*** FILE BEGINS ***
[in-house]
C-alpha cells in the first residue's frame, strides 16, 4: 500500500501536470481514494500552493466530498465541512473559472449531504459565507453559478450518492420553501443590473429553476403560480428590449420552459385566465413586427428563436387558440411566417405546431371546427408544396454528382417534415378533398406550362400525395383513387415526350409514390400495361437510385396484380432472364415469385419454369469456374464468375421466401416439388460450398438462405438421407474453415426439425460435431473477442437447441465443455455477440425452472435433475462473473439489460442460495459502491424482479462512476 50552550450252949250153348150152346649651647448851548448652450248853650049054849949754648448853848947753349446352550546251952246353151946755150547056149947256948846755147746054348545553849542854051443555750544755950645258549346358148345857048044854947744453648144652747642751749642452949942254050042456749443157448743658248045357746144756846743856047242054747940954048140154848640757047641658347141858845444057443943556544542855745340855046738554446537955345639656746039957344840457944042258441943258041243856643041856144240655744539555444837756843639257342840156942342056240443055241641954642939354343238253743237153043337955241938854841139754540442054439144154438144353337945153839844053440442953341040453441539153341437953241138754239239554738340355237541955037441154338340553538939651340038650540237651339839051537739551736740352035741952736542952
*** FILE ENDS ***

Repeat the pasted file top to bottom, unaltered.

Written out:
[in-house]
C-alpha cells in the first residue's frame, strides 16, 4: 500500500501536470481514494500552493466530498465541512473559472449531504459565507453559478450518492420553501443590473429553476403560480428590449420552459385566465413586427428563436387558440411566417405546431371546427408544396454528382417534415378533398406550362400525395383513387415526350409514390400495361437510385396484380432472364415469385419454369469456374464468375421466401416439388460450398438462405438421407474453415426439425460435431473477442437447441465443455455477440425452472435433475462473473439489460442460495459502491424482479462512476 50552550450252949250153348150152346649651647448851548448652450248853650049054849949754648448853848947753349446352550546251952246353151946755150547056149947256948846755147746054348545553849542854051443555750544755950645258549346358148345857048044854947744453648144652747642751749642452949942254050042456749443157448743658248045357746144756846743856047242054747940954048140154848640757047641658347141858845444057443943556544542855745340855046738554446537955345639656746039957344840457944042258441943258041243856643041856144240655744539555444837756843639257342840156942342056240443055241641954642939354343238253743237153043337955241938854841139754540442054439144154438144353337945153839844053440442953341040453441539153341437953241138754239239554738340355237541955037441154338340553538939651340038650540237651339839051537739551736740352035741952736542952